Bruce Pardy: Three Judges Forbear COVID’s Hegemony in the Courts

Bruce Pardy Bruce Pardy
October 8, 2022Updated: October 10, 2022


A year ago in The Epoch Times, I described how Canadian courts were embracing the official COVID narrative. In cases across the country, judges have given deference to governments and public health authorities rather than scrutinize the rationales for COVID measures and mandates. Some have gone so far as to take “judicial notice”—finding facts without evidence—that the situation was as public health officials and government agencies represented it to be.

For instance, in September 2021 Justice M.T. Megaw of the Saskatchewan Court of Queen’s Bench granted an order allowing the father of a 12-year-old girl to vaccinate his daughter over her own objections and those of her mother. The judge concluded “without the necessity of any specific proof” that the COVID-19 virus posed a serious and significant health risk to children like the 12-year-old, and that the Pfizer vaccine was safe and effective for her to receive.

Other courts have done similarly. COVID vaccines are safe and effective, government policies during COVID have been sensible and justified, and the rationales for these measures are not to be questioned: These have become judicial orthodoxies. Courts have been determined not to get into the weeds on COVID, and judicial notice has been their “out.” The science of lockdowns, quarantines, masking, and vaccine mandates has yet to be subjected to full scrutiny in a Canadian legal proceeding. The hegemony of the COVID regime in the courts has seemed almost complete.

But not quite. Over the past year, a few judges have pushed back.

In August 2022, almost a year after the case in Saskatchewan, in a case with similar facts, the Ontario Superior Court came to the opposite result. A father sought an order requiring his ex-wife to vaccinate his 12-year-old daughter against the daughter’s wishes. In dismissing the father’s request, Justice J.C. Corkery concluded that requiring the girl to be vaccinated against her will would put her at risk of serious emotional and psychological harm and would have irreversible physical consequences, since vaccination cannot be undone. In the absence of expert witnesses, he declined to simply rely on government assertions and take judicial notice of medical facts about the vaccine.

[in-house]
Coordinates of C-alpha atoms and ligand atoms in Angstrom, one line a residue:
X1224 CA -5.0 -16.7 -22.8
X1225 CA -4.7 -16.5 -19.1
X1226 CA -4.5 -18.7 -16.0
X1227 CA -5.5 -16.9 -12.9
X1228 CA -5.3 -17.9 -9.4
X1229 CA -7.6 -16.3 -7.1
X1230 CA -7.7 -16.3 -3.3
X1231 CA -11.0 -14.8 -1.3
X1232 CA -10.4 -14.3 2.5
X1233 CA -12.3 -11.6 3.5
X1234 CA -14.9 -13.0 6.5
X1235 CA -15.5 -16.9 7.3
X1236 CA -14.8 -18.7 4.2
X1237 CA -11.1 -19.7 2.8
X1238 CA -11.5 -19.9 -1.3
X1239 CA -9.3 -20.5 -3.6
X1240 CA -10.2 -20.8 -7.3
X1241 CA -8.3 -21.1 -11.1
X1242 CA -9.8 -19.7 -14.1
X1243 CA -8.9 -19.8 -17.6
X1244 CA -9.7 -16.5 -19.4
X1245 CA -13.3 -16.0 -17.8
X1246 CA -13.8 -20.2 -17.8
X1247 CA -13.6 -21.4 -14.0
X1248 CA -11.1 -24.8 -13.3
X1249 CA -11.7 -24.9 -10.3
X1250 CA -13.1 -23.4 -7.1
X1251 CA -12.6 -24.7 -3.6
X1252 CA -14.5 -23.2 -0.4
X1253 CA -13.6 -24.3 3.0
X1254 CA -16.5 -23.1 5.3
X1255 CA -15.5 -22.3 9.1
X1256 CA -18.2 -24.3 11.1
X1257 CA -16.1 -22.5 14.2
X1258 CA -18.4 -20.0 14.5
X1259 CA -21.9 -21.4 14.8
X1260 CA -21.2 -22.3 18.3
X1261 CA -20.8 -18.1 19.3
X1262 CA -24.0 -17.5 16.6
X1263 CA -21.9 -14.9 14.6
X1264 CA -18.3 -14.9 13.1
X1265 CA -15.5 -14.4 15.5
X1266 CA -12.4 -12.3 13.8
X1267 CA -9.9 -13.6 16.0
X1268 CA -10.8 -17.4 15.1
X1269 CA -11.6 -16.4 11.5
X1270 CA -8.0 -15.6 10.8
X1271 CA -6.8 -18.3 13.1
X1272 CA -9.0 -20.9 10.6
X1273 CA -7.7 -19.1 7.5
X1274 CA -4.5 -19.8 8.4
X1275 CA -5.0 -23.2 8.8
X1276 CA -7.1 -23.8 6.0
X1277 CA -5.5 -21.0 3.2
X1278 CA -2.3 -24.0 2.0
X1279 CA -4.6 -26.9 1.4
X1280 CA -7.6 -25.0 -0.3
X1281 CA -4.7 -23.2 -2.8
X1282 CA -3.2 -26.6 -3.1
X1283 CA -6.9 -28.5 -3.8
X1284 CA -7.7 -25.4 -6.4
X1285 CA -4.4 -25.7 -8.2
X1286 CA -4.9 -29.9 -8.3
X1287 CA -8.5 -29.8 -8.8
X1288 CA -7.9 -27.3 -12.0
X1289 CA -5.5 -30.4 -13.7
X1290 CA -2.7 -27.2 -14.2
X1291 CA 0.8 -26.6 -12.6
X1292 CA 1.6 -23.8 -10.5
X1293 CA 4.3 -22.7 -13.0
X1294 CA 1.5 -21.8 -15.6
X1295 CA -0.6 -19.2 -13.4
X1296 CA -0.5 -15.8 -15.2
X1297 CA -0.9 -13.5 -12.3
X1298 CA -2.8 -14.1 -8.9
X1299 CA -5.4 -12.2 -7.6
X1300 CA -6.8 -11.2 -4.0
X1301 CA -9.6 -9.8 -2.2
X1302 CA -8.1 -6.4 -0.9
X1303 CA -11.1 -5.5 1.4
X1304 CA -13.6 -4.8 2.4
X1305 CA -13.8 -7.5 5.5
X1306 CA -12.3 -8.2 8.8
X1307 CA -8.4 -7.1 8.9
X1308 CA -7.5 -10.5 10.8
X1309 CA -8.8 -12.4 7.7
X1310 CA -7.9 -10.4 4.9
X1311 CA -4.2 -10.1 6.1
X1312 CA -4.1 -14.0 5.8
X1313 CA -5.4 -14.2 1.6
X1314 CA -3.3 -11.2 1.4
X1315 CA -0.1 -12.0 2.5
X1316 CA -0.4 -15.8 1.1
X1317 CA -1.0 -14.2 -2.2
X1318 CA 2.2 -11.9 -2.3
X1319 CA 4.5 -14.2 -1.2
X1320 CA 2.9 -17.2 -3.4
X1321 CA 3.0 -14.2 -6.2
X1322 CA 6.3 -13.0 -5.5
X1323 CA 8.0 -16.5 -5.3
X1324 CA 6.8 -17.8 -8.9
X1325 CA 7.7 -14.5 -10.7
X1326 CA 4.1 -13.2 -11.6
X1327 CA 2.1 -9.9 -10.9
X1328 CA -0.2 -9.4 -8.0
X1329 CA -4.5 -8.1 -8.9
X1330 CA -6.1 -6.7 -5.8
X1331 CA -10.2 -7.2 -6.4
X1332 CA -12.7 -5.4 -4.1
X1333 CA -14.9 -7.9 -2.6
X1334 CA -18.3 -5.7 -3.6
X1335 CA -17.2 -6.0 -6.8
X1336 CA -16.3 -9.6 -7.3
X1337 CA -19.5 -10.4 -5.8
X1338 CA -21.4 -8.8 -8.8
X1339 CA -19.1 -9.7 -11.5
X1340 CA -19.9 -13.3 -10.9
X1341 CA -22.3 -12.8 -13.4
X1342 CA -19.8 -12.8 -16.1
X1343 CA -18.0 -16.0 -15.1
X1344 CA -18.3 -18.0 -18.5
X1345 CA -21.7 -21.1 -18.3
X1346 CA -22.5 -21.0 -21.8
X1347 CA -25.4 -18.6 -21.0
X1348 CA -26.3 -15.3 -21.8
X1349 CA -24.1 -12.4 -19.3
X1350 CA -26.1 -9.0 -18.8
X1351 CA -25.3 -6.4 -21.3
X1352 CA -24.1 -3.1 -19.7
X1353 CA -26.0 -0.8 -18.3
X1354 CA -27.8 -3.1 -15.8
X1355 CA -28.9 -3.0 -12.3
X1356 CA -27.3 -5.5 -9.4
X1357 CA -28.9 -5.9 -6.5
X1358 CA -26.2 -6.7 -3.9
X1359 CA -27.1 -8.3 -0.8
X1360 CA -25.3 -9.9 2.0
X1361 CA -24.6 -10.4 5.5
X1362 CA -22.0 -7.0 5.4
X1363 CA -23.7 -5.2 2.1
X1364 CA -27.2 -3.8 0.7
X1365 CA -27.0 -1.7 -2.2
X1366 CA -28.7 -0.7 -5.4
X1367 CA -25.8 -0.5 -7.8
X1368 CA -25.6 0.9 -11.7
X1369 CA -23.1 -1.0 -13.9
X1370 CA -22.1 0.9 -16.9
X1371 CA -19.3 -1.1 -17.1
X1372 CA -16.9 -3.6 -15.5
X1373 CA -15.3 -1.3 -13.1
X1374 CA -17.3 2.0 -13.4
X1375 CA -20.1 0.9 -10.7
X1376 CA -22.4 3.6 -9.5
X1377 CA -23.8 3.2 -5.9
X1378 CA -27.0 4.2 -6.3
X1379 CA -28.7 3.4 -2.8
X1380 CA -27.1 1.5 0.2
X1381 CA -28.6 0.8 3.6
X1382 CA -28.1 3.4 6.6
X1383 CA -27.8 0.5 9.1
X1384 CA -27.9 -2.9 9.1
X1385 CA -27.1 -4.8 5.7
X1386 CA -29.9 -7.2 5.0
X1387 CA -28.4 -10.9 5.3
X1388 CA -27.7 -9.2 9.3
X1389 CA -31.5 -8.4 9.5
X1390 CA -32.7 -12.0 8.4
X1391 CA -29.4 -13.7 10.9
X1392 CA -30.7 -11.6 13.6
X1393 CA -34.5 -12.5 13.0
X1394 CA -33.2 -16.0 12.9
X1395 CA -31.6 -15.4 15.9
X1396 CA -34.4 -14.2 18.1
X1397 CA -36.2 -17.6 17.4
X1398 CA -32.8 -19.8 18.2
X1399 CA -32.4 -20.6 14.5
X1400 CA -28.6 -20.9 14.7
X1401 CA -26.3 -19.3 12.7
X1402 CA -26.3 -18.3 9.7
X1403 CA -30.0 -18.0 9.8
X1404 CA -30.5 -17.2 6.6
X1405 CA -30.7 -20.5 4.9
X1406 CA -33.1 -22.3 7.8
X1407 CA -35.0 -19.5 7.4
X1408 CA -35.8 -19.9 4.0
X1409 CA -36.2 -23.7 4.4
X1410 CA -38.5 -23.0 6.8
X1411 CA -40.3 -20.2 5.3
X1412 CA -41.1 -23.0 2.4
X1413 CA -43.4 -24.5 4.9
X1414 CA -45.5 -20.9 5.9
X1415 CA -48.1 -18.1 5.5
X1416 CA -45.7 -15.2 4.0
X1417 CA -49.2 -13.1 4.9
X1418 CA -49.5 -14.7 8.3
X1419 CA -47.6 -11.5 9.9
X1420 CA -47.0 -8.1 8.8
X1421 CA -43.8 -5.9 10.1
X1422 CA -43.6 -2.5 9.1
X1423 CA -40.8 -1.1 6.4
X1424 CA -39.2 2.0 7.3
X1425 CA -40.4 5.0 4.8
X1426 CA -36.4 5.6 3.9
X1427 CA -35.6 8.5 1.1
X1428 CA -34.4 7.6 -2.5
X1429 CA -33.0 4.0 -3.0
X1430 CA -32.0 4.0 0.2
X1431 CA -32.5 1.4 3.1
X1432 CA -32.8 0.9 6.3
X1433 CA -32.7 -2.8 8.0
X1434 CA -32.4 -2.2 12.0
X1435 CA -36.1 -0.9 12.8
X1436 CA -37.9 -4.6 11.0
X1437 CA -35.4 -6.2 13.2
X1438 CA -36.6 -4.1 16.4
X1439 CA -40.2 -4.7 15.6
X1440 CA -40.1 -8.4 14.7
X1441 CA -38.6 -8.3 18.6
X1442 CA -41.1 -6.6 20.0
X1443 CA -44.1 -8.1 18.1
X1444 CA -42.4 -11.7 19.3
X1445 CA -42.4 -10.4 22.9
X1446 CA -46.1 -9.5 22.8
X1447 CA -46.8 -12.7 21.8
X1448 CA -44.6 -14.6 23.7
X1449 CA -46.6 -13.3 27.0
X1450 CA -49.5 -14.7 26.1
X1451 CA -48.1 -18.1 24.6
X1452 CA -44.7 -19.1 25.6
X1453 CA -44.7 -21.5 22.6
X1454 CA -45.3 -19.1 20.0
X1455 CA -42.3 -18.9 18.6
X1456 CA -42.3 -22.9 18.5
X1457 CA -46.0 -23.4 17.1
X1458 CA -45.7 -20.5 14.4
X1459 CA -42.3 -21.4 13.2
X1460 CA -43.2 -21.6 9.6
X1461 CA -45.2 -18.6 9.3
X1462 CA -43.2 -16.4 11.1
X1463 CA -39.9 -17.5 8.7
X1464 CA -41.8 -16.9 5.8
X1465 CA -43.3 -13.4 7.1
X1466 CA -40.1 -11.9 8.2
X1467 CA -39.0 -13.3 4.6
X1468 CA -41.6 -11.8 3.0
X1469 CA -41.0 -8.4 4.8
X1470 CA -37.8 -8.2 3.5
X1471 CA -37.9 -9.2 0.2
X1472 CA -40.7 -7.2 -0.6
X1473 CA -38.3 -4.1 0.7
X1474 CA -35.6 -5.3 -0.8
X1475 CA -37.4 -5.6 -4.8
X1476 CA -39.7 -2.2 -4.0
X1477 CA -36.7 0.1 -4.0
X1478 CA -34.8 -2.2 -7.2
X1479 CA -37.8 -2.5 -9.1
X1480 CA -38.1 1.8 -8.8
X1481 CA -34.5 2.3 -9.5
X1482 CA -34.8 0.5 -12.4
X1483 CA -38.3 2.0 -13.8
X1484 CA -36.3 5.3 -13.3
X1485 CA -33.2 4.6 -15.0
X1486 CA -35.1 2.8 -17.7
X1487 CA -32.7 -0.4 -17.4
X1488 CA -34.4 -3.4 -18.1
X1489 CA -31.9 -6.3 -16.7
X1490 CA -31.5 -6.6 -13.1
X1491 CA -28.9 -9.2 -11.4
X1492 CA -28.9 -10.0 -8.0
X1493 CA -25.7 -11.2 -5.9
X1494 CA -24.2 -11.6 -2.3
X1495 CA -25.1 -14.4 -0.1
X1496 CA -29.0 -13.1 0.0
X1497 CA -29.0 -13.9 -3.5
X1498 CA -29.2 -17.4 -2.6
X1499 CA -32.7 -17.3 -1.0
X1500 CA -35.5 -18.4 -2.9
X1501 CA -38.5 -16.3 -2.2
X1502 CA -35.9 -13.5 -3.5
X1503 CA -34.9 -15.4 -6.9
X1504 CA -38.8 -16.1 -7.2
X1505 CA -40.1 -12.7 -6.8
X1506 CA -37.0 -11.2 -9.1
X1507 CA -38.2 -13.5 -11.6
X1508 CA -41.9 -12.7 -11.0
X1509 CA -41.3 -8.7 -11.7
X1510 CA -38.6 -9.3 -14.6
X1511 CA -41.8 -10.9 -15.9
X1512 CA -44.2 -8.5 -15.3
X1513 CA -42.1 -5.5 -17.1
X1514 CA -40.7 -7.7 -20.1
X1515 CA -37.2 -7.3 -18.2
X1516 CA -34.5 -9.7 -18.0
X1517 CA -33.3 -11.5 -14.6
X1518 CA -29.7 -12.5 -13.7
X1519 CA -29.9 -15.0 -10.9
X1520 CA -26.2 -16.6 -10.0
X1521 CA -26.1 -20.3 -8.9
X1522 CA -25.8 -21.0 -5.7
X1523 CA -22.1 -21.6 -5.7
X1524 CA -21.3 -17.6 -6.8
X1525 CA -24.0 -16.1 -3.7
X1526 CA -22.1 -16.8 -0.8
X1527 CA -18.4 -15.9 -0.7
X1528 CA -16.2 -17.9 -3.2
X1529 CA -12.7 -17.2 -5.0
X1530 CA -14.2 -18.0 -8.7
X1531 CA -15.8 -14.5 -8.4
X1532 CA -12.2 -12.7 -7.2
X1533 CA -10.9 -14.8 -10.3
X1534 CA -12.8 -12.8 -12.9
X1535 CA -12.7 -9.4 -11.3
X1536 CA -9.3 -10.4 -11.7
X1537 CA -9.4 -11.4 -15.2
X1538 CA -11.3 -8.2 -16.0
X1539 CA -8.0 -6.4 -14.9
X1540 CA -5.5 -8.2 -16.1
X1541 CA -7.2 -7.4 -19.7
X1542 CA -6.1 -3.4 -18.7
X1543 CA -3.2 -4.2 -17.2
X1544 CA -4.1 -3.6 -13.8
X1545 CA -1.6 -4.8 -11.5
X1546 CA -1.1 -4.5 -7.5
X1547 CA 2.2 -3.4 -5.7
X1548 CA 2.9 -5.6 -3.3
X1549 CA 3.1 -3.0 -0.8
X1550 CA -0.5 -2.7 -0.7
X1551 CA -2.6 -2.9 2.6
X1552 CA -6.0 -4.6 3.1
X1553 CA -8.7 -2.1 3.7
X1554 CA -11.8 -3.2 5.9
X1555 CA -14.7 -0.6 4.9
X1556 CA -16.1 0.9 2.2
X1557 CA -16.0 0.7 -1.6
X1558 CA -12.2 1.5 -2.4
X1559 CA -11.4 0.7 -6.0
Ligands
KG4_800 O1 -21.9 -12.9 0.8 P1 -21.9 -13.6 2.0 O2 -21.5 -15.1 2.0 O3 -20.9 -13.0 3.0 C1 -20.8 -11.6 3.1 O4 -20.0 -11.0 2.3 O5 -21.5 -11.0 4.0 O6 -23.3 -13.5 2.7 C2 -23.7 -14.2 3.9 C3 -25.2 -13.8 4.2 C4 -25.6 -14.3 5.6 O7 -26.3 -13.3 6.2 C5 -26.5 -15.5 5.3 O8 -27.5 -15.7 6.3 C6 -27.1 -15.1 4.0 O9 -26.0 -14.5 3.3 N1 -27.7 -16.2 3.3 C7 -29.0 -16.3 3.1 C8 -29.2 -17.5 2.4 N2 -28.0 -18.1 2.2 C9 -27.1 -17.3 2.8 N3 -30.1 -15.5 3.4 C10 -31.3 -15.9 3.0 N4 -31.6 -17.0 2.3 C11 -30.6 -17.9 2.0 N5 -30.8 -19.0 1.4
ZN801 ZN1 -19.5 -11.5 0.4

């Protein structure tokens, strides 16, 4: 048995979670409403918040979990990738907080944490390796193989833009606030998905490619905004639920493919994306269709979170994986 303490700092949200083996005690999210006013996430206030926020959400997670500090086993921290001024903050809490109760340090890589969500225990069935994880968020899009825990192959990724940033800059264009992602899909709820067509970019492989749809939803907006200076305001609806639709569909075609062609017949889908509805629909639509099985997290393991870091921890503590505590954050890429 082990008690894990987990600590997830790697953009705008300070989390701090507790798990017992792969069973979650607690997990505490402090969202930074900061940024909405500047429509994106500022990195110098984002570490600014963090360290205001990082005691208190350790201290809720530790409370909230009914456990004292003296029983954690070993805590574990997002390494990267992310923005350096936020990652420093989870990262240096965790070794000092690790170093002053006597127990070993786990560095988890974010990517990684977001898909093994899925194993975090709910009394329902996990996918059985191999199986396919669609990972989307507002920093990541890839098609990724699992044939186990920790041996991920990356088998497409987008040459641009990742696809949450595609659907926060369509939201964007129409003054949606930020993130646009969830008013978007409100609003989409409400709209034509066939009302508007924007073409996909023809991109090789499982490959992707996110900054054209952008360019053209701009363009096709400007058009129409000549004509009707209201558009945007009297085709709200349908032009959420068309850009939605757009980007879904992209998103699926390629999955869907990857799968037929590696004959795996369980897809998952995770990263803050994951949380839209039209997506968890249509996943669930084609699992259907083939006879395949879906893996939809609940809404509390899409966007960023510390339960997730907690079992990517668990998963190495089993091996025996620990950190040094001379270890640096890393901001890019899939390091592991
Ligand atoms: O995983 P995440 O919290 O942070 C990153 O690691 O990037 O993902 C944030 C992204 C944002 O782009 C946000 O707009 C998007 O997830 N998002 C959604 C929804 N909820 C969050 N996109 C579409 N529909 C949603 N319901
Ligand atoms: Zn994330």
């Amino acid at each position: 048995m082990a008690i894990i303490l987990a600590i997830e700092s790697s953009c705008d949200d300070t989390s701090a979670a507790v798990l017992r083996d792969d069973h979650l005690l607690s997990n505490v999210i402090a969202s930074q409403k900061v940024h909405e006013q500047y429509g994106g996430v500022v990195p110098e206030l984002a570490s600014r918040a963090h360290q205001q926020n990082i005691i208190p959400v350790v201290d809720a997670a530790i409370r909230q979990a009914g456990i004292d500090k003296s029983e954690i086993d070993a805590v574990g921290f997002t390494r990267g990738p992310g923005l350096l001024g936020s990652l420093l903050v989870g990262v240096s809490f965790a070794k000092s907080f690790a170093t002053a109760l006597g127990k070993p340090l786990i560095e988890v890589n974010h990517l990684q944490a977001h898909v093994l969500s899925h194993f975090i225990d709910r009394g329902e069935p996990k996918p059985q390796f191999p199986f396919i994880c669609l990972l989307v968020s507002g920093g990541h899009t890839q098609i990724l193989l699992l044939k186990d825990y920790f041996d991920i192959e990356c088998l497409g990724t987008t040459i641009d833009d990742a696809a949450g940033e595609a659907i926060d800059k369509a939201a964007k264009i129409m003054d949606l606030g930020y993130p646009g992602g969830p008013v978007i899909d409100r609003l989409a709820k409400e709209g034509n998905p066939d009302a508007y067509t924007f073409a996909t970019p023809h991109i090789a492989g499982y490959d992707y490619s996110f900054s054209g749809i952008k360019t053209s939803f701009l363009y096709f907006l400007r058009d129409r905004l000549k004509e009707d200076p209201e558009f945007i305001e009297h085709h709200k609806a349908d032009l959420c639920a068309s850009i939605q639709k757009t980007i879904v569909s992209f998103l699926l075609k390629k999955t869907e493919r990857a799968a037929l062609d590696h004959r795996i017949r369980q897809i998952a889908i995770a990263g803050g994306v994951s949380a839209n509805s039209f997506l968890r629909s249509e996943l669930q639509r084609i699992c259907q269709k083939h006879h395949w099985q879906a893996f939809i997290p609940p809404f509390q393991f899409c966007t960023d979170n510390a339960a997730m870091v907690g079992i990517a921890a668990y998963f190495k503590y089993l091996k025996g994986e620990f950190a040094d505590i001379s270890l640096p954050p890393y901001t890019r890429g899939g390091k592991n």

“I am not prepared to take judicial notice of any government information with respect to COVID-19 or the COVID-19 vaccines,” Corkery’s decision reads. “Absent judicial notice, there is certainly no presumption that it is in a child’s best interest that she be vaccinated.”

In refusing to take notice of the alleged safety of the vaccine, Corkery relied upon earlier decisions of two of his Superior Court colleagues. In December 2021, in a family law judgment not dealing with COVID, Justice J. Breithaupt Smith described how courts taking judicial notice of the safety and efficacy of vaccines are in error.

According to the Supreme Court of Canada, Breithaupt Smith explained, courts may take judicial notice only of facts that are clearly uncontroversial and beyond reasonable dispute. Disputed scientific facts, such as whether a medication is safe and effective, are neither. Like all alleged facts, they must be proven through witnesses who are subject to cross-examination by the other side. While lay witnesses testify on what they saw (“the car was grey”), or what they did (“I stopped the car at the intersection when the light turned red”), expert witnesses are permitted to state their professional opinion on matters within their expertise, as long as the facts upon which the opinion is based are also independently established.

However, some facts are so obvious and uncontentious that having to prove them would be silly and a waste of judicial resources. The sky is blue. A statute with Royal Assent has been validly passed. Of such facts judicial notice may be taken. But judicial notice is not meant to apply to the very issues that are in dispute, such as whether a COVID vaccine is safe for a child to take. “A statement concerning the safety and efficacy of any medication in the prevention or treatment of any condition is, in and of itself, an opinion,” Breithaupt Smith’s judgment reads. “Judicial notice cannot be taken of the opinion of any expert or government official that a medical treatment is ‘safe and effective.’”

In February 2022, in another family law dispute, Justice A. Pazaratz dismissed a father’s motion to require his 10-year-old and 12-year-old children to receive a COVID vaccination over their wishes and the objections of their mother. Pazaratz, adopting Breithaupt Smith’s reasoning, said that taking the government’s version of things as the truth was not only contrary to the law but foolhardy.

“The list of grievous government mistakes and miscalculations is both endless and notorious,” he wrote, citing Thalidomide, internment camps, residential schools, and forced sterilization of Inuit women among the examples, “Catching and correcting those mistakes is one of the most important functions of an independent judiciary.”

On their own, these decisions will not turn the ship around. They do not overrule other decisions at the same or higher level of court and will not constitute binding precedents on those courts. Nevertheless, that there are judges with courage and clear thinking willing to call out the errors of the prevailing approach is no small thing.

Perhaps there may yet be a judicial renaissance on coercive COVID measures, and their scientific rationales will eventually receive the scrutiny that they deserve.

Views expressed in this article are the opinions of the author and do not necessarily reflect the views of The Epoch Times.

Bruce Pardy is executive director of Rights Probe ( and professor of law at Queen’s University. Email: